In Seeds We Trust

Submitted by Joan Baron

0

Client: General Public

Location: Tempe, AZ, United States

Completion date: 2013

Artwork budget: $15,000

Project Team

Artist

Joan Baron

Artist

Laurie Lundquist

Overview

A site specific, interactive public art installation collaboration with Laurie Lundquist making use of the existing reflecting pool at the Tempe Center for the Arts. Hundreds of recycled bottles were set afloat in the water with labels reading “In Seeds We Trust” at the top and “United Gardens of the World” at the bottom. Seeds were included inside each bottle and distributed to guests opening night. The installation examined water challenges, food production, and seed distribution while inspiring each of us to grow our own food.

Goals

We were cognizant that many people do not think about their food coming from seats let alone the importance of saving seats. We knew that food production and seed distribution in this country is directly tied into a powerful political and economic machine. We want to empower people to think independently of this “machine” and grow their own healthy foods by planting their own seeds.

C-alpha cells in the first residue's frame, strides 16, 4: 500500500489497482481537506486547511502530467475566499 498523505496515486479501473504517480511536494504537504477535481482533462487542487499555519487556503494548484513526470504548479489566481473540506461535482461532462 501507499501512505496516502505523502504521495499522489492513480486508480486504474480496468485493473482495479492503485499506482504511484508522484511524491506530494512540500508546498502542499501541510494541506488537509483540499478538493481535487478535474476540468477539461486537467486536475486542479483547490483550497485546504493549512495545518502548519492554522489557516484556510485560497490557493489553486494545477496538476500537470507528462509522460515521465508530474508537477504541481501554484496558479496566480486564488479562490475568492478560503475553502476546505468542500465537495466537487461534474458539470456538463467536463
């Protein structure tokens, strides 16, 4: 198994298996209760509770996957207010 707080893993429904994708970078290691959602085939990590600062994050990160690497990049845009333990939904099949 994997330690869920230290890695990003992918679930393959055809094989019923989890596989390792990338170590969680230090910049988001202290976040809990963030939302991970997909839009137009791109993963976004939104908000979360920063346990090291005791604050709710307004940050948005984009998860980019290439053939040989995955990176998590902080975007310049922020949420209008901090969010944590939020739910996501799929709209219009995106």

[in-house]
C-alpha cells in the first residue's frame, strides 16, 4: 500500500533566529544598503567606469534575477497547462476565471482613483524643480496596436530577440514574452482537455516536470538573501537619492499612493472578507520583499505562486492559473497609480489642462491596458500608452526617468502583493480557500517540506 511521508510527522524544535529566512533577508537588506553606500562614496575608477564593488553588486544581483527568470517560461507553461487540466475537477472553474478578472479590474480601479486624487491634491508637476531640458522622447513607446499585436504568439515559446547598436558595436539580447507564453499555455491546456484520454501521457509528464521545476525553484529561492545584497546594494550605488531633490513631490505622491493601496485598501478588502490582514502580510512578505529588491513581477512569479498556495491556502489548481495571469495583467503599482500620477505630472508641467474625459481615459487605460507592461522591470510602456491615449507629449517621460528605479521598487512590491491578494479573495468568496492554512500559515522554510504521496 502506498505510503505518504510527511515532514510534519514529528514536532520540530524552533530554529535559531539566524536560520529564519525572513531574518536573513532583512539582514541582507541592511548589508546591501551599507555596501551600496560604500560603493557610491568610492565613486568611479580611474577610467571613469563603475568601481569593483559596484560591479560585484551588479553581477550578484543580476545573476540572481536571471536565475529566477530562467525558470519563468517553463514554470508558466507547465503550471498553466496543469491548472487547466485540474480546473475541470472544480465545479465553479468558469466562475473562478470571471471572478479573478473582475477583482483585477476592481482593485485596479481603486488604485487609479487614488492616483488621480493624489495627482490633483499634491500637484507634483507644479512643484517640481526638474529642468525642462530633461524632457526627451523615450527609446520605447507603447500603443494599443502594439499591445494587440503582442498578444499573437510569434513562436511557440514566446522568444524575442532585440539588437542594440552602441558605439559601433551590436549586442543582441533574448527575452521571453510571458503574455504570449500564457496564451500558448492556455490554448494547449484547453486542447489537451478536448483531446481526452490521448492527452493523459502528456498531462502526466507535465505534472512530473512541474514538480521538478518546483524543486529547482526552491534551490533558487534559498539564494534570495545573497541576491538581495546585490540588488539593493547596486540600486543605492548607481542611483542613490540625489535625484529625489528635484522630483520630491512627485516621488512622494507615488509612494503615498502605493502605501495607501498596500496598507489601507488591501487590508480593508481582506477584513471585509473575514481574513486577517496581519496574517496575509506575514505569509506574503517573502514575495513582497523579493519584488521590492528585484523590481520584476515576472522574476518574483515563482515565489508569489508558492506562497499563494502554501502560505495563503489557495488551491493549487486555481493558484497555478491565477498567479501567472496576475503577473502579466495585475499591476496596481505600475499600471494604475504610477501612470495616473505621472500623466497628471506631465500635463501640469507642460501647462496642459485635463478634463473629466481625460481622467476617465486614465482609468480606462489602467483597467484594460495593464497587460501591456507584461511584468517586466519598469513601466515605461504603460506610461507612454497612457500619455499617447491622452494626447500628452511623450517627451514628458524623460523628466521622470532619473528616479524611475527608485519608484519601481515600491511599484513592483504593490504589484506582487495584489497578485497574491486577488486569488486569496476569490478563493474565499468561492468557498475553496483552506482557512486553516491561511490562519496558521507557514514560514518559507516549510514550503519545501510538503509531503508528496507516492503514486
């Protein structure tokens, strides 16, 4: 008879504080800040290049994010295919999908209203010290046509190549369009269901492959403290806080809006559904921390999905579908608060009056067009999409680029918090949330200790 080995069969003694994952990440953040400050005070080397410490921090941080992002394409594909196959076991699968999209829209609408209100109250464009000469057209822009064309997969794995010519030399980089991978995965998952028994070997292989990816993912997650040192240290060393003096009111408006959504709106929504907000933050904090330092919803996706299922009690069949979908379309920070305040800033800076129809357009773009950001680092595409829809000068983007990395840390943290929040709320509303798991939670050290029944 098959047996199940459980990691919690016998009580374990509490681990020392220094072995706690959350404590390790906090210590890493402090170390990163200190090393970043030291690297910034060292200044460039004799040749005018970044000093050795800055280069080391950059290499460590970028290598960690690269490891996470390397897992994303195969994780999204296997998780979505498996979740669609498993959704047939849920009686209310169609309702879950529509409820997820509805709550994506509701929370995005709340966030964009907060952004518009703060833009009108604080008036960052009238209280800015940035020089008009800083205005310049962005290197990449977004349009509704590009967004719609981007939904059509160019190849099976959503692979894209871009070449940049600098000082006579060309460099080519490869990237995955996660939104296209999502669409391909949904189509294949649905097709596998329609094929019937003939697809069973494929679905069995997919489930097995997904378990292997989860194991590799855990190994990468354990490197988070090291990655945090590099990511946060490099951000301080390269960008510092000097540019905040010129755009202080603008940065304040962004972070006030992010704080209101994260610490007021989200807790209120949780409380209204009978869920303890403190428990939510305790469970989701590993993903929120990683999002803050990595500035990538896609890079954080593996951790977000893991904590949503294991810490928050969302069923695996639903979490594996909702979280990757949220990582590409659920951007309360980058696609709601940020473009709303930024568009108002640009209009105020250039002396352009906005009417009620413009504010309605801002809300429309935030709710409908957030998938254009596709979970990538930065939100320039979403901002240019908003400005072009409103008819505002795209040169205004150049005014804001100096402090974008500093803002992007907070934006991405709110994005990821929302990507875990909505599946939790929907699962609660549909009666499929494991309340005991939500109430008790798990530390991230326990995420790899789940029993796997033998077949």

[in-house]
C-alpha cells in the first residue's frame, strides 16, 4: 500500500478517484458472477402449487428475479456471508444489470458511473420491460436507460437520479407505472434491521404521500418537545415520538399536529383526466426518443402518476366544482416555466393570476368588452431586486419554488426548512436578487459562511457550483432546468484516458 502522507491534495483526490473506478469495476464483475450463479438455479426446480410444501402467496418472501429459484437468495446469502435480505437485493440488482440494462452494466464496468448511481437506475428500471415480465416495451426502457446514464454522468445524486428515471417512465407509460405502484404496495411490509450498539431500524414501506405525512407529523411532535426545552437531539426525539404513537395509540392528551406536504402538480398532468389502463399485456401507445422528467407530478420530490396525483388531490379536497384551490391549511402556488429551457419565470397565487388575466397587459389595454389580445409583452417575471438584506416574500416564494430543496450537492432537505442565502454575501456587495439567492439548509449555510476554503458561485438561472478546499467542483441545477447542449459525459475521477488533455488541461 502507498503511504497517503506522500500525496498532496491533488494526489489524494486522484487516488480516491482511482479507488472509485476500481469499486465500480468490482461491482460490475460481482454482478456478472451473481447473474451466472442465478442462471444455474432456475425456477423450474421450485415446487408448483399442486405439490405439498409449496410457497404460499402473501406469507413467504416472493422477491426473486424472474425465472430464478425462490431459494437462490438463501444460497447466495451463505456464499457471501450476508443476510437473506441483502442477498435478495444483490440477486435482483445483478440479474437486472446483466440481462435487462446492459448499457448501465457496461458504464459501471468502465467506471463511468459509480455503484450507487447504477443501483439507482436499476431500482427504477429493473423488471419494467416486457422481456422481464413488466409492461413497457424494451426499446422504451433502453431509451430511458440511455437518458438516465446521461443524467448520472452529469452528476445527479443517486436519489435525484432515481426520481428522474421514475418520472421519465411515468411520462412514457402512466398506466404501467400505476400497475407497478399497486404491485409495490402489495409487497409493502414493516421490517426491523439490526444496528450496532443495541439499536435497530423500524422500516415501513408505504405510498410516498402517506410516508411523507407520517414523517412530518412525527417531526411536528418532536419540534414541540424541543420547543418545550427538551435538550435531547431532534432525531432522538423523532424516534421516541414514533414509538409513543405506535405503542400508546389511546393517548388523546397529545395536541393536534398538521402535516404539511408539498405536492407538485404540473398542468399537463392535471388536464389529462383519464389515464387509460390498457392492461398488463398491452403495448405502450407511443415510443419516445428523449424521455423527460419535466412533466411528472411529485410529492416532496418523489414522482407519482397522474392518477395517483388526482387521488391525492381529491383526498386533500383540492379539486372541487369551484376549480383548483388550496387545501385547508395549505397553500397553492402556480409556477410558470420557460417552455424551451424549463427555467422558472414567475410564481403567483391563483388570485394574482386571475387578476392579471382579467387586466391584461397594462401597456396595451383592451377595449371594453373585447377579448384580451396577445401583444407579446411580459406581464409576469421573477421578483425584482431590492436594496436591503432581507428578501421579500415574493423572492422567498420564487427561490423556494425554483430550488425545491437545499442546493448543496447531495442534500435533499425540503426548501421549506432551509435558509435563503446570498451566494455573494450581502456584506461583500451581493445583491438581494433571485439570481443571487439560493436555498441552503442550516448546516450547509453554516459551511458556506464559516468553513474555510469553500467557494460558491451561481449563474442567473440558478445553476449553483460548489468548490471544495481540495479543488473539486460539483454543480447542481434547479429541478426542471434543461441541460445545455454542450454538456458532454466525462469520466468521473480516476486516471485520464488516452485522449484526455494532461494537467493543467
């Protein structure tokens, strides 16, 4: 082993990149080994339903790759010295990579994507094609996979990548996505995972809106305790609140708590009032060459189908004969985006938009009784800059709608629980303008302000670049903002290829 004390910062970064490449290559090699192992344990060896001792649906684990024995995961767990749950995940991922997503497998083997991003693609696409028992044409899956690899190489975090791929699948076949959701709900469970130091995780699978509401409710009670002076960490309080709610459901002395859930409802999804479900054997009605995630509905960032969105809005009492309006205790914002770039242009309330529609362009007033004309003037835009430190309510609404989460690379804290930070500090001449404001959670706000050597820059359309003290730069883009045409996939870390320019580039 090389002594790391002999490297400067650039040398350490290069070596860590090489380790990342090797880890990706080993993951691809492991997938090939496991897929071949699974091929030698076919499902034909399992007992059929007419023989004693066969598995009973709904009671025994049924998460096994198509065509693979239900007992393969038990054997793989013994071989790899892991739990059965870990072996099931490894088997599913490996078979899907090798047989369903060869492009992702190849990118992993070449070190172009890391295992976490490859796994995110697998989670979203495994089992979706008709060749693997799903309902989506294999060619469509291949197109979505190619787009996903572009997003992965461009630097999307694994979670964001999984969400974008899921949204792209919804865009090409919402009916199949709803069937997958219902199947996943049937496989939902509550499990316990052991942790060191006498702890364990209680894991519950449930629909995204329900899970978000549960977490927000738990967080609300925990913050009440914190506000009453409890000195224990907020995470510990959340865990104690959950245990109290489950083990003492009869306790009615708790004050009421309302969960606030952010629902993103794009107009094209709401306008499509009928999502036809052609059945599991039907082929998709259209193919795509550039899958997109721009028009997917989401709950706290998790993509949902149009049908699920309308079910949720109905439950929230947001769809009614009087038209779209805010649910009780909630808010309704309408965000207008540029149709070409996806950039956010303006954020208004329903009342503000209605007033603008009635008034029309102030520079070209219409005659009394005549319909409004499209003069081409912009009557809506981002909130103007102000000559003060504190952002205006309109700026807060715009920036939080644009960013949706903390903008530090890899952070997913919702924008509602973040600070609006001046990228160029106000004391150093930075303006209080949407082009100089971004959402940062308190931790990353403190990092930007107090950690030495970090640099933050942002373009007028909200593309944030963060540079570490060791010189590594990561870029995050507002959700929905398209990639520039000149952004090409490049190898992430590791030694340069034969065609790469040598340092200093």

Process

We were invited to participant in this exhibition called “Green Revolution.” It was a traveling show originating at the Smithsonian in Washington D.C. It address critical environmental issues of our times. The organizers were seeking a regional interpretive perspective. Our approach was to create a performance in the water on opening night to dramatize the importance of water in the Southwest and its role in maintaining biodiversity and balance in our ecosystems. To invite an ongoing conversation about this, we created an “In Seeds We Trust” Facebook page where people can participate in a vibrant discussion with others. Through the run of the exhibition, bottle were available to visitors to take home, read the message in the bottle, and follow the instructions for planting seeds.

Additional Information

With the incorporation of LED lights, we created a magical ambiance to the Reflecting Pool which drew people to the site as they made their way into the museum.